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Article: Medication-induced acute angle closure attack

TitleMedication-induced acute angle closure attack
Authors
Issue Date2012
PublisherHong Kong Academy of Medicine Press. The Journal's web site is located at http://www.hkmj.org.hk
Citation
Hong Kong Medical Journal, 2012, v. 18 n. 2, p. 139-145 How to Cite?
AbstractOBJECTIVE: To review acute angle closure attacks induced by local and systemic medications. DATA SOURCES: PubMed literature searches up to August 2011. STUDY SELECTION: The following key words were used for the search: 'drug', 'iatrogenic', 'acute angle closure glaucoma'. DATA EXTRACTION: A total of 86 articles were retrieved using the key words. Only those concerning acute angle closure attack triggered by local or systemic drug administration were included. For articles on the same or related topics, those published at later or more recent dates were selected. As a result, 44 articles were included and formed the basis of this review. DATA SYNTHESIS: An acute attack of angle closure can be triggered by dilatation of the pupil, by anatomical changes in the ciliary body and iris, or by movement of the iris-lens diaphragm. Local and systemic medications that cause these changes have the potential to precipitate an attack of acute angle closure. The risk is higher in subjects who are predisposed to the development of angle closure. Many pharmaceutical agents including ophthalmic eyedrops and systemic drugs prescribed by general practitioners and various specialists (in psychiatry, otorhinolaryngology, ophthalmology, medicine, and anaesthesia) can precipitate an acute angle closure attack. The medications include: anti-histamines, anti-epileptics, antiparkinsonian agents, antispasmolytic drugs, mydriatic agents, sympathetic agents, and botulinum toxin. CONCLUSION: Since acute angle closure attack is a potentially blinding eye disease, it is extremely important to be vigilant and aware of ophthalmic and systemic medications that can lead to such attacks in predisposed subjects and to diagnose the condition when it occurs.
Persistent Identifierhttp://hdl.handle.net/10722/169512
ISSN
2014 Impact Factor: 0.872
2014 SCImago Journal Rankings: 0.237
ISI Accession Number ID
References

 

DC FieldValueLanguage
dc.contributor.authorLai, JSMen_US
dc.contributor.authorGangwani, RAen_US
dc.date.accessioned2012-10-18T09:00:35Z-
dc.date.available2012-10-18T09:00:35Z-
dc.date.issued2012en_US
dc.identifier.citationHong Kong Medical Journal, 2012, v. 18 n. 2, p. 139-145en_US
dc.identifier.issn1024-2708-
dc.identifier.urihttp://hdl.handle.net/10722/169512-
dc.description.abstractOBJECTIVE: To review acute angle closure attacks induced by local and systemic medications. DATA SOURCES: PubMed literature searches up to August 2011. STUDY SELECTION: The following key words were used for the search: 'drug', 'iatrogenic', 'acute angle closure glaucoma'. DATA EXTRACTION: A total of 86 articles were retrieved using the key words. Only those concerning acute angle closure attack triggered by local or systemic drug administration were included. For articles on the same or related topics, those published at later or more recent dates were selected. As a result, 44 articles were included and formed the basis of this review. DATA SYNTHESIS: An acute attack of angle closure can be triggered by dilatation of the pupil, by anatomical changes in the ciliary body and iris, or by movement of the iris-lens diaphragm. Local and systemic medications that cause these changes have the potential to precipitate an attack of acute angle closure. The risk is higher in subjects who are predisposed to the development of angle closure. Many pharmaceutical agents including ophthalmic eyedrops and systemic drugs prescribed by general practitioners and various specialists (in psychiatry, otorhinolaryngology, ophthalmology, medicine, and anaesthesia) can precipitate an acute angle closure attack. The medications include: anti-histamines, anti-epileptics, antiparkinsonian agents, antispasmolytic drugs, mydriatic agents, sympathetic agents, and botulinum toxin. CONCLUSION: Since acute angle closure attack is a potentially blinding eye disease, it is extremely important to be vigilant and aware of ophthalmic and systemic medications that can lead to such attacks in predisposed subjects and to diagnose the condition when it occurs.-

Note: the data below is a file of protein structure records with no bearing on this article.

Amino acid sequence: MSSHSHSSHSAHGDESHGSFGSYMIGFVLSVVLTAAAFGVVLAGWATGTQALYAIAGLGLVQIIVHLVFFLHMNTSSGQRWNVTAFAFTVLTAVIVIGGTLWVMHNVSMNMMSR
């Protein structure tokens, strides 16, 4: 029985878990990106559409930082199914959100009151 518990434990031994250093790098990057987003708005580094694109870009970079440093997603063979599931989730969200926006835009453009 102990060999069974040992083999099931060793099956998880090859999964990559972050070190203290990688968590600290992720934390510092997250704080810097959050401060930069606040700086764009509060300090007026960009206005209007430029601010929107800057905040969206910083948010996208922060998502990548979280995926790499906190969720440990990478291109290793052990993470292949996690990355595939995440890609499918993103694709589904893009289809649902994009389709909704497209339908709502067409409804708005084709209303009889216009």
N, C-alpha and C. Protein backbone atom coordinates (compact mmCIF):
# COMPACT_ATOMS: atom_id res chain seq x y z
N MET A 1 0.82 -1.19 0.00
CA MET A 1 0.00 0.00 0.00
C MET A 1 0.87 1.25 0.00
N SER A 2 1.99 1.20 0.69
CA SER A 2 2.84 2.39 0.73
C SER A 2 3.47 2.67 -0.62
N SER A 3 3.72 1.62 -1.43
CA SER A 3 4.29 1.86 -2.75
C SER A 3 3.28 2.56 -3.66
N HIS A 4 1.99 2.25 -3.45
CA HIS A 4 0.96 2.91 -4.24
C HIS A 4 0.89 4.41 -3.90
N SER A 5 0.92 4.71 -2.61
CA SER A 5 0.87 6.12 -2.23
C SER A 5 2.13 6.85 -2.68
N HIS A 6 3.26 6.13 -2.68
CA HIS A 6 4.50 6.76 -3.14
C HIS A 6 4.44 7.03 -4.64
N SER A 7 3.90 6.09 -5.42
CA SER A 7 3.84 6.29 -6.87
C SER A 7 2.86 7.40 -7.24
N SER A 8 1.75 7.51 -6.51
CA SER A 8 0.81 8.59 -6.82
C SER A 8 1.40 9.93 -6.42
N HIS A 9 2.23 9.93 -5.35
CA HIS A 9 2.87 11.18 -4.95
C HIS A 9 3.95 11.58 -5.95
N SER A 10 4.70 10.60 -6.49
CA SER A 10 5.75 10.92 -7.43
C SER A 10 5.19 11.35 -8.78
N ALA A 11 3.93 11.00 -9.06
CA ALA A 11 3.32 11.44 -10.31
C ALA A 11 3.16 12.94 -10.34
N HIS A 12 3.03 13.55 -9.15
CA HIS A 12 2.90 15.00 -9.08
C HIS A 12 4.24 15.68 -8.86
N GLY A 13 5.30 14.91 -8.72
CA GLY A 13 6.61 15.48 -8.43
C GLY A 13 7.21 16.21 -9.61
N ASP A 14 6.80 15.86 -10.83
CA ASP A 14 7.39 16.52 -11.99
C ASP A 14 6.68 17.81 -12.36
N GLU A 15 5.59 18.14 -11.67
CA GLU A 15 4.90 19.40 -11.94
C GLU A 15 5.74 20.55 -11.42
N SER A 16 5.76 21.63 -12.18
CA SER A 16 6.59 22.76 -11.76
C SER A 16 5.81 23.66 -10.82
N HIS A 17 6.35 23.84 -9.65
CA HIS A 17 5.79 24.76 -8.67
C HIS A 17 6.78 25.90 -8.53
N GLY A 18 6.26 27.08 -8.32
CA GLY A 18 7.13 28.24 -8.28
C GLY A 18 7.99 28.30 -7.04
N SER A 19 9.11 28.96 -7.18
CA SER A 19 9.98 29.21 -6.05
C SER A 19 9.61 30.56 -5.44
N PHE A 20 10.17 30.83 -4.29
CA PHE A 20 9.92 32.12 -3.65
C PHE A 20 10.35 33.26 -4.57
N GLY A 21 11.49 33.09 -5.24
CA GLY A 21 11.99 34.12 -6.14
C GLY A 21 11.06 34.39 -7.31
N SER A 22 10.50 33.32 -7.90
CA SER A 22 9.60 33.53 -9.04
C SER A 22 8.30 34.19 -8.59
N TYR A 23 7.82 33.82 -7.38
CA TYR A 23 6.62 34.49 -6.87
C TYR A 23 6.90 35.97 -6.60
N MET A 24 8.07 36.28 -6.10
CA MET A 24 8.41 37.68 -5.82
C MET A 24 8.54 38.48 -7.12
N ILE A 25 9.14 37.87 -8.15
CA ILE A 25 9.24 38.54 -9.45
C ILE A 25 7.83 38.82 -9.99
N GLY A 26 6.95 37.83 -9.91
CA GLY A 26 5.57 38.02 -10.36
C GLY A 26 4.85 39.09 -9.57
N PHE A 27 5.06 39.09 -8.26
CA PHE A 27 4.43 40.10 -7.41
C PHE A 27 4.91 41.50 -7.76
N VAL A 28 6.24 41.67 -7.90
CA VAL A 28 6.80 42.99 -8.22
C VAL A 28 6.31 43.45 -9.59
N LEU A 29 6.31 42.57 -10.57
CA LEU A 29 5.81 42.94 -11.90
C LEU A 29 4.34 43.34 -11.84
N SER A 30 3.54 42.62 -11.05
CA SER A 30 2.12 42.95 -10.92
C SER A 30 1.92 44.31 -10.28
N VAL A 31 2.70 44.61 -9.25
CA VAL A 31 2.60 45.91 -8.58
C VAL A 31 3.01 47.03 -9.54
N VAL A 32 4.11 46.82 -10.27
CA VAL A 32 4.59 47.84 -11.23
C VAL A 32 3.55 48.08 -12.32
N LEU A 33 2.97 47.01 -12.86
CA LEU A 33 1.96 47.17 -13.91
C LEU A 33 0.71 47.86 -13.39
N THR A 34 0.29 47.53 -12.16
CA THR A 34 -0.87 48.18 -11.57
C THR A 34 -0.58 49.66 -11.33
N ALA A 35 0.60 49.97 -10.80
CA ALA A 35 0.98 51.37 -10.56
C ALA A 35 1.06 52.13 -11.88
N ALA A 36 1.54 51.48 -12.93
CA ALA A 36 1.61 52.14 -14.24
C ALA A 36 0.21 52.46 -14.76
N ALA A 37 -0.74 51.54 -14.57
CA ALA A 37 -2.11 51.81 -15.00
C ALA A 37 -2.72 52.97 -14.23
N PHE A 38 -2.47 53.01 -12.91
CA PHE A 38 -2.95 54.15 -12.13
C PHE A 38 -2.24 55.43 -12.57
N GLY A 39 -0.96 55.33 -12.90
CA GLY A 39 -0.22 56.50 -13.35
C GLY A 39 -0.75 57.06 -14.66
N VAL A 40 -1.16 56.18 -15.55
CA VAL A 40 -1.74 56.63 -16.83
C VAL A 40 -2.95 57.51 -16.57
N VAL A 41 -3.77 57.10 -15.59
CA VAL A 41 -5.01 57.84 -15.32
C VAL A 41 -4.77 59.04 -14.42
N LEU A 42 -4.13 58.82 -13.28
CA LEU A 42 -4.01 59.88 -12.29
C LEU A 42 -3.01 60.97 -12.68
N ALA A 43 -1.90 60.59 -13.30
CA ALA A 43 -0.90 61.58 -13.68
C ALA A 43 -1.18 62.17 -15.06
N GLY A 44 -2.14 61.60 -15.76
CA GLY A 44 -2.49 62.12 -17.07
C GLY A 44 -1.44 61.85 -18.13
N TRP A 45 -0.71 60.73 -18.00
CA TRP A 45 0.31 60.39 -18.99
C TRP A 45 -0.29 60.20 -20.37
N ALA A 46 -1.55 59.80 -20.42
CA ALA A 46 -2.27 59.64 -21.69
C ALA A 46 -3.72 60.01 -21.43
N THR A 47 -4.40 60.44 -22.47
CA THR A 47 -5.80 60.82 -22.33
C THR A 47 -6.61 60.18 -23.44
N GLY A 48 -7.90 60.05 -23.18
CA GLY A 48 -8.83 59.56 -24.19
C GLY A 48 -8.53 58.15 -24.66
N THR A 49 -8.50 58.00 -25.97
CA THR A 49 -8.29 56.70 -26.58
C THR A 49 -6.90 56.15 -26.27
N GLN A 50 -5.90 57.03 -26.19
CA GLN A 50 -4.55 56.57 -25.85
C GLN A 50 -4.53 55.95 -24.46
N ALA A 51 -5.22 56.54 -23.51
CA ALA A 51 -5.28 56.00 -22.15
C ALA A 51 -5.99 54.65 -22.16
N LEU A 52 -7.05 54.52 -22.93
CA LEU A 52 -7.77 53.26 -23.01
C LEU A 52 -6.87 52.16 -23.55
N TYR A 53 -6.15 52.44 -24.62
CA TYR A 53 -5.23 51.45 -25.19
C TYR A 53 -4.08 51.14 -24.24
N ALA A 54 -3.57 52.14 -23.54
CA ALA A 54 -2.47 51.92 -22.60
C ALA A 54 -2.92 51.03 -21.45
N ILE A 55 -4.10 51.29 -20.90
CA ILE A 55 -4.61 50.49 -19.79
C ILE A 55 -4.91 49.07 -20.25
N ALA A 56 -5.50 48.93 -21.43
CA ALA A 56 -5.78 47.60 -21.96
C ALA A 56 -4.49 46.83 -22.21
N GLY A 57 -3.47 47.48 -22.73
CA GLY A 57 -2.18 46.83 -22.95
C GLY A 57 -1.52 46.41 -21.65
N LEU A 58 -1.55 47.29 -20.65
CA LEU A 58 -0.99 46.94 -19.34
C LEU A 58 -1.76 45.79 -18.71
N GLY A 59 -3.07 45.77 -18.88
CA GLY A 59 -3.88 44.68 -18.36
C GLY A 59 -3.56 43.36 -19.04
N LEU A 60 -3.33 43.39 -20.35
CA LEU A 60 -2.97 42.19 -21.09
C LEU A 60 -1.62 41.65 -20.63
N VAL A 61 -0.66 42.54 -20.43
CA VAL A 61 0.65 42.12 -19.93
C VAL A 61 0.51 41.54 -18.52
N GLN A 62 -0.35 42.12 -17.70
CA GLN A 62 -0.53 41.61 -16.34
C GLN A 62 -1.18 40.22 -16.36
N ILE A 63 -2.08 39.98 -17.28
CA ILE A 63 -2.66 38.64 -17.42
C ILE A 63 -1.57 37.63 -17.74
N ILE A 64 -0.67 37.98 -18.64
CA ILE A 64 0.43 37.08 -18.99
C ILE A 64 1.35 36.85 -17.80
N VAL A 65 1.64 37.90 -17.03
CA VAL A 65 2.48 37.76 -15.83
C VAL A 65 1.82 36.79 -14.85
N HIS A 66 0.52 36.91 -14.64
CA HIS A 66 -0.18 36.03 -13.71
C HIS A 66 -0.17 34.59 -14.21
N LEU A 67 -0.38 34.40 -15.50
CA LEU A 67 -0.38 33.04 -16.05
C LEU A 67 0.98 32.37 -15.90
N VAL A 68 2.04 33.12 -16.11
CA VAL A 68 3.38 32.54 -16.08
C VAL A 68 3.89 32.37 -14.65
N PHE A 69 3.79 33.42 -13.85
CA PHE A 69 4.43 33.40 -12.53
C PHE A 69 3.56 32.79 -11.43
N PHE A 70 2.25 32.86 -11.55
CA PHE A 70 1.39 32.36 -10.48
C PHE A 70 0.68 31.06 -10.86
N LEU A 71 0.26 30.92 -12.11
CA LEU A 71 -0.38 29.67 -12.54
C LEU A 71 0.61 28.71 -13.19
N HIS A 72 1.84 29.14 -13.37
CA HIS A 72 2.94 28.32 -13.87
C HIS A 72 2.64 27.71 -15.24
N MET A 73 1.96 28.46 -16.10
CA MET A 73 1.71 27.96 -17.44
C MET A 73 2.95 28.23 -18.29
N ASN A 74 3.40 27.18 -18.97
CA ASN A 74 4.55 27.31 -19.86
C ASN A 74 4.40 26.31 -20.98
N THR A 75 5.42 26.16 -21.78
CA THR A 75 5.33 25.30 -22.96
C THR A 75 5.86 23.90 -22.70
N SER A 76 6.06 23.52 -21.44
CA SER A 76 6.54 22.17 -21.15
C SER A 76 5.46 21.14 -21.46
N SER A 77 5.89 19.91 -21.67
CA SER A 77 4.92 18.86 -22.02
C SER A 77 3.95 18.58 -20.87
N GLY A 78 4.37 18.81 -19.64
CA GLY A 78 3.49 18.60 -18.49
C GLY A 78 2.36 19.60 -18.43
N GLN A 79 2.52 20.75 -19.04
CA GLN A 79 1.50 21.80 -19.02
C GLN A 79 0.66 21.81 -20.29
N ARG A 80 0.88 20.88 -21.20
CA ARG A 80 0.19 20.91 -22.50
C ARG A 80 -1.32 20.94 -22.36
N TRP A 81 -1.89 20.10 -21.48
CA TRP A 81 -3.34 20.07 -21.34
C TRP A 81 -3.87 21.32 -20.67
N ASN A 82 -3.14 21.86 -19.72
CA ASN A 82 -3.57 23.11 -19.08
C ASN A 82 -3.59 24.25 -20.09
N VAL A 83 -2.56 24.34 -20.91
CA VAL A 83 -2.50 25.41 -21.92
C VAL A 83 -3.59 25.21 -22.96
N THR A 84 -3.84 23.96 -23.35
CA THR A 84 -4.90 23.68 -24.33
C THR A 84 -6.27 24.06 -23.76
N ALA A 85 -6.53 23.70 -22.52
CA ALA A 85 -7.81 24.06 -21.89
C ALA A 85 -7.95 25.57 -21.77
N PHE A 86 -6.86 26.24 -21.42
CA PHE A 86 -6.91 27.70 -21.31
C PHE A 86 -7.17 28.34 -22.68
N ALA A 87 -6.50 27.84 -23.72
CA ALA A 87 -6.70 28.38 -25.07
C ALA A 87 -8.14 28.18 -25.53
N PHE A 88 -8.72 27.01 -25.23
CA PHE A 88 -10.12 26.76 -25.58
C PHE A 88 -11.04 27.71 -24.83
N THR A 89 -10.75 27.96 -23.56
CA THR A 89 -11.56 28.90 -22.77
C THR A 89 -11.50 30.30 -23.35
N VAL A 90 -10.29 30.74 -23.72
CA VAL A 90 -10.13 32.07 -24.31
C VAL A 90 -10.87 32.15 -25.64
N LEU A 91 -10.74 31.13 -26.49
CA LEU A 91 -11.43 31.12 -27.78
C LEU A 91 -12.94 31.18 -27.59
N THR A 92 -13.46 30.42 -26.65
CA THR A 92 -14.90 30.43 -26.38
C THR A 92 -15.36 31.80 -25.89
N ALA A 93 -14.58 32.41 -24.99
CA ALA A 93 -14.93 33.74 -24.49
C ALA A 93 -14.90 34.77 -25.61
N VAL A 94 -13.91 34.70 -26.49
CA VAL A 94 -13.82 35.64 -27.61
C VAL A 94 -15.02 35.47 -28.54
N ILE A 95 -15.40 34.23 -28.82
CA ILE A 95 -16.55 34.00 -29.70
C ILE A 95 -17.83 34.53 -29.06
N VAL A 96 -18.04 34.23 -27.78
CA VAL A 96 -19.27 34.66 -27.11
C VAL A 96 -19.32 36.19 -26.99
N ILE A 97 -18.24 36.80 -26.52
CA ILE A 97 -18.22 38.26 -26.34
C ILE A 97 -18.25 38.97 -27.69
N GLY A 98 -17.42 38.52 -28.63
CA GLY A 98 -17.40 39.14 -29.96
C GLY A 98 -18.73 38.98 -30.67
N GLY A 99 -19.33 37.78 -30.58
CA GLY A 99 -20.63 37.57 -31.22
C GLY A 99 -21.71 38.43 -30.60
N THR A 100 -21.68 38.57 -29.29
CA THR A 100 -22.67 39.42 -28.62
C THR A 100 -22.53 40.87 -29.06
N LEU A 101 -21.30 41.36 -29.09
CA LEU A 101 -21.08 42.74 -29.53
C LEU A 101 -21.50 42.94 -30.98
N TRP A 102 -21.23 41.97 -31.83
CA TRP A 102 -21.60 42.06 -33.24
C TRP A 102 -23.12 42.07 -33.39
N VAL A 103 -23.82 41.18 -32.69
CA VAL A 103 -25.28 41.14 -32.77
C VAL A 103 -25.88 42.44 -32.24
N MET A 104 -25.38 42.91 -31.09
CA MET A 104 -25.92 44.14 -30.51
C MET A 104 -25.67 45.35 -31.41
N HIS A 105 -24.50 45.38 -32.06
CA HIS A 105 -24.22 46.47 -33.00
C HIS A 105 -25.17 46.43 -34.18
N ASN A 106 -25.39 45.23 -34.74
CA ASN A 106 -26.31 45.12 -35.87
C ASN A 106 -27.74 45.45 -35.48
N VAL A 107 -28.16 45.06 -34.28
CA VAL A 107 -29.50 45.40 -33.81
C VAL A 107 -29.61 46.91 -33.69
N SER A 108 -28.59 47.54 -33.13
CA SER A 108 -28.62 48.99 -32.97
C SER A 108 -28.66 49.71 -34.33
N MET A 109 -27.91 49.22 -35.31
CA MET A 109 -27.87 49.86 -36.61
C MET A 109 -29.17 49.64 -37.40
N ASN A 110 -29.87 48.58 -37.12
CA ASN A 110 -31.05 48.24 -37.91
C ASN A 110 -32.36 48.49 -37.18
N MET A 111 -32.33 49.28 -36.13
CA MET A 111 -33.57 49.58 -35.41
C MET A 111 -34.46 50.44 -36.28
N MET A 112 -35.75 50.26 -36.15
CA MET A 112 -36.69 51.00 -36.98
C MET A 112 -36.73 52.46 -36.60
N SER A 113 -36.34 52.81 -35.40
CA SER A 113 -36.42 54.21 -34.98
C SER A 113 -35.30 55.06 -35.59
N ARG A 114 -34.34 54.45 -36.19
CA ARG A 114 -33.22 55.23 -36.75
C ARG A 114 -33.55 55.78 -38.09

dc.languageengen_US
dc.publisherHong Kong Academy of Medicine Press. The Journal's web site is located at http://www.hkmj.org.hk-
dc.relation.ispartofHong Kong Medical Journalen_US
dc.rightsCreative Commons: Attribution 3.0 Hong Kong License-
dc.subject.meshAcute Disease-
dc.subject.meshAnticonvulsants - Adverse Effects-
dc.subject.meshAntidepressive Agents - Adverse Effects-
dc.subject.meshCholinergic Antagonists - Adverse Effects-
dc.subject.meshGlaucoma, Angle-Closure - Chemically Induced-
dc.subject.meshHumans-
dc.subject.meshMydriatics - Adverse Effects-
dc.subject.meshRisk Factors-
dc.titleMedication-induced acute angle closure attacken_US
dc.typeArticleen_US
dc.identifier.emailLai, JSM: laism@hku.hken_US
dc.identifier.emailGangwani, RA: gangwani@hku.hken_US
dc.identifier.authorityLai, JSM=rp00295en_US
dc.description.naturepublished_or_final_version-
dc.identifier.pmid22477738-
dc.identifier.scopuseid_2-s2.0-84861170965-
dc.identifier.hkuros212131en_US
dc.relation.referenceshttp://www.scopus.com/mlt/select.url?eid=2-s2.0-84861170965&selection=ref&src=s&origin=recordpage-
dc.identifier.volume18en_US
dc.identifier.issue2en_US
dc.identifier.spage139en_US
dc.identifier.epage145en_US
dc.identifier.isiWOS:000302592600010-
dc.publisher.placeHong Kong-
dc.identifier.scopusauthoridLai, JSM=7401939748-
dc.identifier.scopusauthoridGangwani, RA=36702459300-

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